Please wait while we process your payment
If you don't see it, please check your spam folder. Sometimes it can end up there.
Don’t have an account?
Create Your Account
Sign up for your FREE 7-day trial
Already have an account? Log in
Choose Your Plan
$4.99/month + tax
$24.99/year + tax
Save over 50% with a SparkNotes PLUS Annual Plan!
for a group?
Get Annual Plans at a discount when you buy 2 or more!
$18.74 /subscription + tax
Subtotal $37.48 + tax
on 2-49 accounts
on 50-99 accounts
Want 100 or more?
for a customized plan.
You'll be billed after your free trial ends.
7-Day Free Trial
Renews February 9, 2023
February 2, 2023
Discounts (applied to next billing)
This is not a valid promo code.
(one code per order)
SparkNotes Plus subscription is $4.99/month or $24.99/year as selected above. The free trial period is the first 7 days of your subscription. TO CANCEL YOUR SUBSCRIPTION AND AVOID BEING CHARGED, YOU MUST CANCEL BEFORE THE END OF THE FREE TRIAL PERIOD. You may cancel your subscription on your Subscription and Billing page or contact Customer Support at email@example.com. Your subscription will continue automatically once the free trial period is over. Free trial is available to new customers only.
For the next 7 days, you'll have access to awesome PLUS stuff like AP English test prep, No Fear Shakespeare translations and audio, a note-taking tool, personalized dashboard, & much more!
You’ve successfully purchased a group discount. Your group members can use the joining link below to redeem their group membership. You'll also receive an email with the link.
Members will be prompted to log in or create an account to redeem their group membership.
Thanks for creating a SparkNotes account! Continue to start your free trial.
Your PLUS subscription has expired
UN Climate Change Conference. Katowice, Poland, December 15, 2018
Thunberg is from Sweden, she says—a small country, but “no one is too small to make a difference.” She criticizes the conference delegates harshly. They are “too scared of being unpopular.” Humanity, she says, is about to sacrifice its civilization and the biosphere so that a few people in countries like hers can become enormously rich and live in luxury. “You say you love your children above everything else. And yet you are stealing their future.” Politicians should focus on what needs to be done: “We must keep the fossil fuels in the ground and focus on equity.” Speaking for her generation, Thunberg concludes defiantly: “We have not come here to beg world leaders to care. ...You’ve run out of excuses and we’re running out of time.”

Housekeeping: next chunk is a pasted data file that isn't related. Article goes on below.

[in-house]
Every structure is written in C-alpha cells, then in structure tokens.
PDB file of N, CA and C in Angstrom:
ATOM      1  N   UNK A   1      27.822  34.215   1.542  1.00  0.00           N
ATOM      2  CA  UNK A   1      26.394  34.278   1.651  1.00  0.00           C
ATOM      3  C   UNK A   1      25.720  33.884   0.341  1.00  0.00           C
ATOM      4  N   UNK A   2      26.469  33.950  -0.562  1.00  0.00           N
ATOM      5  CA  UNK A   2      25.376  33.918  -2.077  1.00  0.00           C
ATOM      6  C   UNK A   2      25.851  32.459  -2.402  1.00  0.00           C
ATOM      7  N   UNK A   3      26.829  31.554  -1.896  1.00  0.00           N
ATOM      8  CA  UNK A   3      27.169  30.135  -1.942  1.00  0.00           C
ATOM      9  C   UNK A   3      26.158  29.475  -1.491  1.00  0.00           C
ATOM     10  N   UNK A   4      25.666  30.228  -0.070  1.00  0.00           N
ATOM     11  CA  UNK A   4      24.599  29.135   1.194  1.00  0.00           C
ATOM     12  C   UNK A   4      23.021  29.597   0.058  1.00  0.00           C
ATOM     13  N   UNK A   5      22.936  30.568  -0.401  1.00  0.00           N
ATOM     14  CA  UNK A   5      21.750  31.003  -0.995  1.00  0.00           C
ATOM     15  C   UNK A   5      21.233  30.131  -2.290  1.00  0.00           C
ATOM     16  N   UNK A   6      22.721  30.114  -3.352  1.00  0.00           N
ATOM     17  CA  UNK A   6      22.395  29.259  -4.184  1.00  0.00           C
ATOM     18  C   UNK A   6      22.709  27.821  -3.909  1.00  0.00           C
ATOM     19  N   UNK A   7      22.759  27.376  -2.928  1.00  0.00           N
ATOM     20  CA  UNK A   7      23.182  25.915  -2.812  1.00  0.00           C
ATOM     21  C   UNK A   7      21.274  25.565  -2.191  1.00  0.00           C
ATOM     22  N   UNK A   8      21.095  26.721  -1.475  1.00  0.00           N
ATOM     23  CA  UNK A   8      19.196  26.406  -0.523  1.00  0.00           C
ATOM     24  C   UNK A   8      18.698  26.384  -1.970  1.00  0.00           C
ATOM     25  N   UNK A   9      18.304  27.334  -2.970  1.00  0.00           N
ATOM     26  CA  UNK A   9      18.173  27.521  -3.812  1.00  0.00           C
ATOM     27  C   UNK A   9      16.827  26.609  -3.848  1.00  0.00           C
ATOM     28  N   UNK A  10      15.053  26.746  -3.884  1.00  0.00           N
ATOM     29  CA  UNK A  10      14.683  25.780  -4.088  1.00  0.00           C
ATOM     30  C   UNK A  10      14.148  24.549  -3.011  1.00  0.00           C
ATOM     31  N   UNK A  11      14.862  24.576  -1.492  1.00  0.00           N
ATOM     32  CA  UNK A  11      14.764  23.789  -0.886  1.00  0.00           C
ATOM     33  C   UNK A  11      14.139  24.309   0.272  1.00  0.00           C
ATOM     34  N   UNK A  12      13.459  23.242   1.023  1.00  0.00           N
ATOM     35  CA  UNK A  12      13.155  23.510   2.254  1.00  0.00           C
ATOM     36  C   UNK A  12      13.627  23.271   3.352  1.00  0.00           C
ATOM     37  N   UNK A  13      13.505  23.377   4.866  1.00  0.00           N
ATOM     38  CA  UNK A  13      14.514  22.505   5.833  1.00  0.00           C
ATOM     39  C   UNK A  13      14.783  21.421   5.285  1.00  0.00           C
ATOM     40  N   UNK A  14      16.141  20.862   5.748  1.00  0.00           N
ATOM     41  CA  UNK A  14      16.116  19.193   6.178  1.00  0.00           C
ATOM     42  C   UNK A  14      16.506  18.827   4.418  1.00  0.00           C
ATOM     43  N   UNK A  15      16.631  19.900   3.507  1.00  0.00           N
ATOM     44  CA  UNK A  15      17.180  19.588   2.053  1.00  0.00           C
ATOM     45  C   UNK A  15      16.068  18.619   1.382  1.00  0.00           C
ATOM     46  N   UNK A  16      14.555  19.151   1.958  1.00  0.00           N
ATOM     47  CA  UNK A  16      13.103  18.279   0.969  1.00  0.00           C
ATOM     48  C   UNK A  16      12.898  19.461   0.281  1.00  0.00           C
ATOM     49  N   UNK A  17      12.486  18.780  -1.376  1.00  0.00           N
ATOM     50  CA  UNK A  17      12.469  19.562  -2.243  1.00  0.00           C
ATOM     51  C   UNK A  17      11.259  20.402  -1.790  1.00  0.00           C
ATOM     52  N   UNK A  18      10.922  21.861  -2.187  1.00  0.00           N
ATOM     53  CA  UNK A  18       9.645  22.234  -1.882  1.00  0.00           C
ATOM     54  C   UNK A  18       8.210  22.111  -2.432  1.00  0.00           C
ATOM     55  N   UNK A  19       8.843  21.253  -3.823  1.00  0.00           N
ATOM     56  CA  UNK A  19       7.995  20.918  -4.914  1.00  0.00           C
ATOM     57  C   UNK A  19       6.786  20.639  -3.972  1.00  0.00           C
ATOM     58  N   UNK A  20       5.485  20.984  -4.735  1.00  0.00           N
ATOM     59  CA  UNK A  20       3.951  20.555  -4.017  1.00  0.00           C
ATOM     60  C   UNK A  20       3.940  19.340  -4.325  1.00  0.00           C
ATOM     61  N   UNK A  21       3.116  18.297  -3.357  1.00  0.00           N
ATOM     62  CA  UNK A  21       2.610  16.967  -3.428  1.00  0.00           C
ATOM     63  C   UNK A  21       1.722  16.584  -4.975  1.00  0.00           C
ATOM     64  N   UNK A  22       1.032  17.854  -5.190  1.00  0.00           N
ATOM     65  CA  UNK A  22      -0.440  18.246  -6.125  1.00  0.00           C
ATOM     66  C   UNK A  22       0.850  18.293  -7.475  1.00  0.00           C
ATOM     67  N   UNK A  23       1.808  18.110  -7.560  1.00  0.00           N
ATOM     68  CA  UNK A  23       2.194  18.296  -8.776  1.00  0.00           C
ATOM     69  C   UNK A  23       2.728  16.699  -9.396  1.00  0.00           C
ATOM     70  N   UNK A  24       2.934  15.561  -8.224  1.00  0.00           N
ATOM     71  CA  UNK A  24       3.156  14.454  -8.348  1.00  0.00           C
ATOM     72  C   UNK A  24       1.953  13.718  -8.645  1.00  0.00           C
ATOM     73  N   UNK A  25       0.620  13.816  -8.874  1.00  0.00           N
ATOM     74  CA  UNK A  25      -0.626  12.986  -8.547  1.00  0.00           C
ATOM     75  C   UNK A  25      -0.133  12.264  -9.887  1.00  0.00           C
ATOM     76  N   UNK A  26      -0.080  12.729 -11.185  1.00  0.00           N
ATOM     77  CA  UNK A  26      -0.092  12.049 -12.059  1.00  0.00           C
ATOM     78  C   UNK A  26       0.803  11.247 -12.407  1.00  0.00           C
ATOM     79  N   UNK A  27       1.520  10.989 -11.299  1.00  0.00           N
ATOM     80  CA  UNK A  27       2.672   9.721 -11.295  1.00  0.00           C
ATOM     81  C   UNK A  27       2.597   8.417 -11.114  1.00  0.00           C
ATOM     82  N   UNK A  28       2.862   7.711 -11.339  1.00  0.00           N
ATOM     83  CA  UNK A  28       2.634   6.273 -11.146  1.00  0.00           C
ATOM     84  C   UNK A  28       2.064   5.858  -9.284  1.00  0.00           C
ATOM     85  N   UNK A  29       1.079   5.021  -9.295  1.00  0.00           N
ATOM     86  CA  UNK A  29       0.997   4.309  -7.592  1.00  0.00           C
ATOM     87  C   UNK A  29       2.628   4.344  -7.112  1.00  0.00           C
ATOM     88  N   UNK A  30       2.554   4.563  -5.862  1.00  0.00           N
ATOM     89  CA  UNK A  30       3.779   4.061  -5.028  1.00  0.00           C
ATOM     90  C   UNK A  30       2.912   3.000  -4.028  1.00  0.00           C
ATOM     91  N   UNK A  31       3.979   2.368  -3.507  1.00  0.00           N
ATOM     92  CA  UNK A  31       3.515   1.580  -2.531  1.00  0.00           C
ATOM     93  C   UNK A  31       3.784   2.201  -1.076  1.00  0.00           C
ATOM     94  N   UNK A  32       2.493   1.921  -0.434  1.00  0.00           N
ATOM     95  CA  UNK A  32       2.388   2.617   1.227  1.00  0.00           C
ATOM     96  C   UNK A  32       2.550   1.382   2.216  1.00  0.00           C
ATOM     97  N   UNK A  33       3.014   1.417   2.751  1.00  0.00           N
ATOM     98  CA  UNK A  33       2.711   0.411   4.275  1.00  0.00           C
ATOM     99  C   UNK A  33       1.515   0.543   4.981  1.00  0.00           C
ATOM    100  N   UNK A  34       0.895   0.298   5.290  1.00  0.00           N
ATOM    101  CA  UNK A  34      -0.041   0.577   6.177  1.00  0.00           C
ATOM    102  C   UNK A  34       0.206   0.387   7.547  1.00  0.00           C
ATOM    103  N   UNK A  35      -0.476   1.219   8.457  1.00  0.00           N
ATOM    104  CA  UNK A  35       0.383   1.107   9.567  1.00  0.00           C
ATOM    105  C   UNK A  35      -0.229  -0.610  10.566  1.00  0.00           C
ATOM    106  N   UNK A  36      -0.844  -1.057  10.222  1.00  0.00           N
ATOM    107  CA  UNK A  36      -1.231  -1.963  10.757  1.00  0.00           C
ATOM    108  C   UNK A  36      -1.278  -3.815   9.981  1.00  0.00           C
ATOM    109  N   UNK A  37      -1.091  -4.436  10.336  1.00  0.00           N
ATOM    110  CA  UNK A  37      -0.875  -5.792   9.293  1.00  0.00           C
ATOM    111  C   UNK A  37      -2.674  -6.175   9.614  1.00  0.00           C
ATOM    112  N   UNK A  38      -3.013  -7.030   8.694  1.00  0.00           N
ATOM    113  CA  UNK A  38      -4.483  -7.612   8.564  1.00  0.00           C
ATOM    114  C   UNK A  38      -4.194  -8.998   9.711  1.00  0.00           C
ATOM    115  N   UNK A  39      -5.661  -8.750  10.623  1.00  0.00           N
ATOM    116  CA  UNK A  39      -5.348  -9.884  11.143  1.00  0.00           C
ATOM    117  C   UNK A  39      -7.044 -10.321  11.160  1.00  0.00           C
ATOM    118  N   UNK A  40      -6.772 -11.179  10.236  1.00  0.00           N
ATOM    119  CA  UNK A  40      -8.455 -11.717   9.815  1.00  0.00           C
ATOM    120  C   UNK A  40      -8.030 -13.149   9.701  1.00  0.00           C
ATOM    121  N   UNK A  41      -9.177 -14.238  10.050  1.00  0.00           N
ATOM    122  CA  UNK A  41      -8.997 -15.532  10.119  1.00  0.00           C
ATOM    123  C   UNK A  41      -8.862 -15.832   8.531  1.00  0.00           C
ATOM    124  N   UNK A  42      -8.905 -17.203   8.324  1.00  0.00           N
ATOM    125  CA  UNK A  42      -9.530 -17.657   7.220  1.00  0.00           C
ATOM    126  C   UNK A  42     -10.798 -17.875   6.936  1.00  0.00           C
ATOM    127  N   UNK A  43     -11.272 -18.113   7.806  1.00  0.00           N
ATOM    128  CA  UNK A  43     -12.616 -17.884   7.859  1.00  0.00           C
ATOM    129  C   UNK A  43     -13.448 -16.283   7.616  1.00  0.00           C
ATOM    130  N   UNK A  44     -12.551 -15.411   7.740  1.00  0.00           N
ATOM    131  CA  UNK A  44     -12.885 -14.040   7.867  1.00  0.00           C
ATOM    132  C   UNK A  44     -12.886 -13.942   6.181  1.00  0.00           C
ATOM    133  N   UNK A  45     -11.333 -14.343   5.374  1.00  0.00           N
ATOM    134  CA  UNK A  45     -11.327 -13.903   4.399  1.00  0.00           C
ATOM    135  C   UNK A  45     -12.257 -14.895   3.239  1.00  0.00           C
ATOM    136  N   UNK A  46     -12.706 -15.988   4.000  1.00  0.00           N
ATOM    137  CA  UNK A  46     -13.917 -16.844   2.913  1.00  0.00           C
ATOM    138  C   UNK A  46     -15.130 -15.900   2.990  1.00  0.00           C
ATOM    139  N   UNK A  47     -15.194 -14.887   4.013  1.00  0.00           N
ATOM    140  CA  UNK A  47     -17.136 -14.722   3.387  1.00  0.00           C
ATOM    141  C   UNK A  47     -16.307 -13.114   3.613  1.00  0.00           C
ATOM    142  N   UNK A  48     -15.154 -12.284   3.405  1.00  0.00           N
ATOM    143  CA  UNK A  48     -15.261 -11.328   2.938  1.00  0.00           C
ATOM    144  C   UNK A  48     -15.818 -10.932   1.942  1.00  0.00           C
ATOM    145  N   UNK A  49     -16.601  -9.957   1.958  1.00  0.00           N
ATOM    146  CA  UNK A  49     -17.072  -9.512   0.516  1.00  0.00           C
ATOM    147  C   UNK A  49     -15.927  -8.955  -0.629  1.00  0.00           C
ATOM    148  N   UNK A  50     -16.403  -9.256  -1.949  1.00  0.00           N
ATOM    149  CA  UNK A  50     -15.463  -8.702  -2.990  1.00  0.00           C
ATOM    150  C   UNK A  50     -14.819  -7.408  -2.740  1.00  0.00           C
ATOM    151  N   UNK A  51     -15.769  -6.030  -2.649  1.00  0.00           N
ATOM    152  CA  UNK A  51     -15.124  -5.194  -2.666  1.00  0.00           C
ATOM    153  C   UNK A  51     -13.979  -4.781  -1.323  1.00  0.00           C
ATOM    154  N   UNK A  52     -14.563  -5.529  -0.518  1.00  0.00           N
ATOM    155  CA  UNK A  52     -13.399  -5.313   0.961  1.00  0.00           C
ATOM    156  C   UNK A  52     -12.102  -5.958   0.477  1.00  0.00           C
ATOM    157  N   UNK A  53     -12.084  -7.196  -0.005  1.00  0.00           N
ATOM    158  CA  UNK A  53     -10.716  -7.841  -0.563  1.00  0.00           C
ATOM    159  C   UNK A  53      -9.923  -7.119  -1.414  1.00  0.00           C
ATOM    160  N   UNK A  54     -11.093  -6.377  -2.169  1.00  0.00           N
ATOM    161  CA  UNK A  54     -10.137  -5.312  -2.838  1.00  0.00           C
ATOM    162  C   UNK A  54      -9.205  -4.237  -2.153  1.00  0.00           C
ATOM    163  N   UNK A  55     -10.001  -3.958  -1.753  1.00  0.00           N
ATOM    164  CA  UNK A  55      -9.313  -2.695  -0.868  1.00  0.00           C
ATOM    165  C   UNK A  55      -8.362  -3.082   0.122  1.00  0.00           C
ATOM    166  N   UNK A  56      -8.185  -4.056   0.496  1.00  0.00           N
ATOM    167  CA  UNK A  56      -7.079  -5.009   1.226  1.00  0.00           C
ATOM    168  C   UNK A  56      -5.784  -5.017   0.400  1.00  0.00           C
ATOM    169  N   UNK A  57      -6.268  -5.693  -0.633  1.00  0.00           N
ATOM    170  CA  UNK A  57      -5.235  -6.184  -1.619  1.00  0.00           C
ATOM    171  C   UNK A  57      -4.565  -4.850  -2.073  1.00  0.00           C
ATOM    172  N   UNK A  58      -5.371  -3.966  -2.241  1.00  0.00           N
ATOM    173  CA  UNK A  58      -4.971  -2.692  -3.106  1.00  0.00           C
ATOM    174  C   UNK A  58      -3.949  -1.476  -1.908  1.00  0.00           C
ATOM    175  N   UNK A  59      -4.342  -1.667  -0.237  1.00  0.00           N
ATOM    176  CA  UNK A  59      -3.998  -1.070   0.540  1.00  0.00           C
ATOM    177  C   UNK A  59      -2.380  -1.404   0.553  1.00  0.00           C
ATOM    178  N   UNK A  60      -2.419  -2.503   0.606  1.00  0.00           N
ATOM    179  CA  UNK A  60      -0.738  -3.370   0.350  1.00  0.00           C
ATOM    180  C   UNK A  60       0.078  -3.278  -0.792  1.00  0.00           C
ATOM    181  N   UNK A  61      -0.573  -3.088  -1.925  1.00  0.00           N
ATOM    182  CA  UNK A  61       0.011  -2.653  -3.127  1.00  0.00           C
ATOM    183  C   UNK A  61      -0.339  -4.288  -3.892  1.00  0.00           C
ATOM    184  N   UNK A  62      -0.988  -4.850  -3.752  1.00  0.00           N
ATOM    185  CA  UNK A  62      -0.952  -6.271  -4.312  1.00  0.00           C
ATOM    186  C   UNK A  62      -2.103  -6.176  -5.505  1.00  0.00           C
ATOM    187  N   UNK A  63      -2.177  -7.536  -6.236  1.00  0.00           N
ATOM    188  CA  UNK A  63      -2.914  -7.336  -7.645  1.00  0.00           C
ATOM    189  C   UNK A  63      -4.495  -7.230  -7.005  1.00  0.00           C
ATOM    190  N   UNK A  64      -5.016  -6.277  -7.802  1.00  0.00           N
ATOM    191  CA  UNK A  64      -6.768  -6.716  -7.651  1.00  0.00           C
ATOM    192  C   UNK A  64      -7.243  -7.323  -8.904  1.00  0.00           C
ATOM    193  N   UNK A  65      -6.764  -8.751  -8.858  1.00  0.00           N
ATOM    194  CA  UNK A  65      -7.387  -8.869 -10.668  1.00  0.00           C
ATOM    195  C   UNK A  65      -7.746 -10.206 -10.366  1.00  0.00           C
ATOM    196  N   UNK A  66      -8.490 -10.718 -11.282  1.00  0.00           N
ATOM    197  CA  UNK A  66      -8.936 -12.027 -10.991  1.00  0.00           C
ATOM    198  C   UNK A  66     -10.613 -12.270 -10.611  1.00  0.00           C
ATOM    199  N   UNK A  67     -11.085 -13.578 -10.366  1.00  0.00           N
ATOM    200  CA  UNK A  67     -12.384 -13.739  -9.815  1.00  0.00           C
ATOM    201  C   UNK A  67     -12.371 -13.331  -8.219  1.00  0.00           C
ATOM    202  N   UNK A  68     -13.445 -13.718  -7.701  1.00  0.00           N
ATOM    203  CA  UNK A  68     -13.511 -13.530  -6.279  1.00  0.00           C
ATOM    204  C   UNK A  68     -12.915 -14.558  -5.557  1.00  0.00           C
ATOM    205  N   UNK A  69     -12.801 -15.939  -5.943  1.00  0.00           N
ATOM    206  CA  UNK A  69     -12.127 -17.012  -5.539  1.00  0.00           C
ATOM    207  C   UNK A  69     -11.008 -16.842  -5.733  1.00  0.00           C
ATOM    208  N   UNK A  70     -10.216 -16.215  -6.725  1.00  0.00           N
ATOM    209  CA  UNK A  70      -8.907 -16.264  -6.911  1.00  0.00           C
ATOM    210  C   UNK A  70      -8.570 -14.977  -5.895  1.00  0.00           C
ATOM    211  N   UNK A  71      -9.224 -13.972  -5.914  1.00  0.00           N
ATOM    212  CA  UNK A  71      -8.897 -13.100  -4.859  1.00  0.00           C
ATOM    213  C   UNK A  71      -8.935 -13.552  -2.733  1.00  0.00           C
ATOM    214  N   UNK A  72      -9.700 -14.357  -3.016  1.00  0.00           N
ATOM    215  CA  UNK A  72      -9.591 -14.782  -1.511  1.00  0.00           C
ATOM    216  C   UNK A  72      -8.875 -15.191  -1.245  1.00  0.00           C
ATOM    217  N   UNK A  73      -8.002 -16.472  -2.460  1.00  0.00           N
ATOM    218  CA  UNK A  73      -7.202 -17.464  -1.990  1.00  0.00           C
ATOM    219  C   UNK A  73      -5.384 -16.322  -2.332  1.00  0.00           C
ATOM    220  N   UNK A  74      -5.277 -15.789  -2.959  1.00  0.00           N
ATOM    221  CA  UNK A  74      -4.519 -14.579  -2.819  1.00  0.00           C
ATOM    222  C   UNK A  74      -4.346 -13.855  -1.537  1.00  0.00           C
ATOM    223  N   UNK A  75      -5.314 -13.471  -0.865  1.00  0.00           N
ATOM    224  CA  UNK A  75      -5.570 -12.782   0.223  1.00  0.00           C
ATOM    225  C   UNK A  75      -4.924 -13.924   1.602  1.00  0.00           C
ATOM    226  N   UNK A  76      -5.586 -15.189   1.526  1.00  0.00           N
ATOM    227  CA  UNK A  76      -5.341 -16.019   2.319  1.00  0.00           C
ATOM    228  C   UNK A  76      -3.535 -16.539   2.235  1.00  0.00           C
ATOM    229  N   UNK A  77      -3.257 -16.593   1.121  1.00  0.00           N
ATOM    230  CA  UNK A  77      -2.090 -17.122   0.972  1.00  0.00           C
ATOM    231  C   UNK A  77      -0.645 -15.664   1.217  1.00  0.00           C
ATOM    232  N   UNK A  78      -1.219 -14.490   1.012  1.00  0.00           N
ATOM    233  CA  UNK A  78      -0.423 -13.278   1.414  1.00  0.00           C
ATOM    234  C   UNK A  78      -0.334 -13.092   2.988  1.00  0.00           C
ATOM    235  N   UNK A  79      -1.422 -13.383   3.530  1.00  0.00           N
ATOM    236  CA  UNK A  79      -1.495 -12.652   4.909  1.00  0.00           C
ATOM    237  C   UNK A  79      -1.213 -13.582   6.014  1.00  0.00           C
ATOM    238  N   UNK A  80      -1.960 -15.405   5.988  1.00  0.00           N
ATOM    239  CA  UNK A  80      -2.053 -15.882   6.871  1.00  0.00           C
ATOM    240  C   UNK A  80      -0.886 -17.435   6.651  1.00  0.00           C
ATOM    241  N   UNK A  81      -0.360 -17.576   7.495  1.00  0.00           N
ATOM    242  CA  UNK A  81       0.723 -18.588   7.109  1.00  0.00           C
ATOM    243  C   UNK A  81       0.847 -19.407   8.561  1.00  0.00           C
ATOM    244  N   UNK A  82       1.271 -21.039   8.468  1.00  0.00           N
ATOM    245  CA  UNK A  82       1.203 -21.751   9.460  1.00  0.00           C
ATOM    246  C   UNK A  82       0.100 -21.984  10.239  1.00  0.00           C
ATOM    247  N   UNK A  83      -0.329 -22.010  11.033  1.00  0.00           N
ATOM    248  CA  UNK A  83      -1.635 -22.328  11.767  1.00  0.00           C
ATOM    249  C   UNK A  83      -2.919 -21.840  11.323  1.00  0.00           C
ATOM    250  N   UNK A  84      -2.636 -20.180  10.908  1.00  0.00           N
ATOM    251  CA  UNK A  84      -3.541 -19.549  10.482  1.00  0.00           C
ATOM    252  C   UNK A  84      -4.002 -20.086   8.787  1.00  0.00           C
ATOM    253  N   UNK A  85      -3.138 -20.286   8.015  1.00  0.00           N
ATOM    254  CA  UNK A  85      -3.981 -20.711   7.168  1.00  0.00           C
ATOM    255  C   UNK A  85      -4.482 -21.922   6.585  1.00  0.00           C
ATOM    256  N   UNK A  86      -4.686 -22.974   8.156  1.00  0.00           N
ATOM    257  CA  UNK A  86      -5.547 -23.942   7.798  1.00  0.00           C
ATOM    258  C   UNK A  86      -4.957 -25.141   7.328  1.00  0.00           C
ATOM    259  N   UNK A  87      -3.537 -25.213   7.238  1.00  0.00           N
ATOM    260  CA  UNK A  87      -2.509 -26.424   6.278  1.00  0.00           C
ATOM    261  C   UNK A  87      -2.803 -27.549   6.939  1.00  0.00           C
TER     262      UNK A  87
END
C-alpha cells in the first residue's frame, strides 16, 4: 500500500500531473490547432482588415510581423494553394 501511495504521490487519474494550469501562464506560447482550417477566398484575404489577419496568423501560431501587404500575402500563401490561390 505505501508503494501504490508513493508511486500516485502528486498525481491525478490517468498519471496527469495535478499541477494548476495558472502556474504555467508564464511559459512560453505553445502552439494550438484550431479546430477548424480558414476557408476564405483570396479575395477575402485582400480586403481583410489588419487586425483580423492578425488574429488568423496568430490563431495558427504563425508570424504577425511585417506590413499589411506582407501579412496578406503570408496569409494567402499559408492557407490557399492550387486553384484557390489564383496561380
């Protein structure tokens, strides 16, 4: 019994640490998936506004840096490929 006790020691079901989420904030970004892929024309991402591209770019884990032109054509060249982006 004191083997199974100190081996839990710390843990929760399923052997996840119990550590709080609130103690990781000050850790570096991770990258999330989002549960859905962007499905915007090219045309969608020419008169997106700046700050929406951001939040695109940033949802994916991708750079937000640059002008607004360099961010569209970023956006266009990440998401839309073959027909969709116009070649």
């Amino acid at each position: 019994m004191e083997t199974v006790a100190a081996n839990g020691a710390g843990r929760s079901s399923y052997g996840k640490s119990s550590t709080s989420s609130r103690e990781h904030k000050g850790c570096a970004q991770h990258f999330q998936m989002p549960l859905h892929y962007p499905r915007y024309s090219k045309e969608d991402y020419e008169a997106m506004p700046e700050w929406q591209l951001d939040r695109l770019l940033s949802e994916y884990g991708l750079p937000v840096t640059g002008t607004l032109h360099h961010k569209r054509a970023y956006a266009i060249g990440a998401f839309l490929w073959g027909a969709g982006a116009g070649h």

World Economic Forum. Davos, January 22, 2019
Thunberg criticizes the suggestion that “we are not doing enough” about climate change. With a few exceptions, she says, “we are basically not doing anything.” It is too easy to say that we have all created this problem. It is mainly the fault of specific corporations and decision-makers, who have known exactly what they are doing, and what price the rest of the world will pay. “I want to challenge those companies and those decision-makers into real and bold action,” Thunberg says. “I do not believe for one second that you will act. But I ask you all the same. I ask you to prove me wrong.” She urges her audience of forum participants to pledge to push their own businesses or governments toward a world in which global temperatures will rise no more than 1.5 degrees Celsius.
In her speech "Unpopular," Thunberg’s unusual choice to directly attack her listeners is a stark, impactful contrast with the formal tone of most political speeches. Speaking to the powerful delegates at the UN Climate Conference, she eschews polite diplomacy and instead makes her case using simple, blunt words. The verbal picture she draws of the questions that future generations might ask is meant to shame the delegates, who she believes are not doing enough to address the climate crisis. Her stance toward the delegates at the World Economic Forum one month later in "Prove Me Wrong" is similar. She holds the members of her audience directly responsible for the crisis, employing words with strong negative connotations and portraying the delegates as deliberately deceptive. Having accused her listeners, she then offers them a chance to undo the harm they’ve caused. Her tone is defiant, yet hopeful. Her choice to conclude the speech with a question places the impetus to respond on her listeners. Thunberg makes their response, or lack thereof, the final example of her argument. Any choice they make will prove her point: either they recognize the crisis as real and urgent, or they do nothing, confirming that they are guilty of everything she accused them of.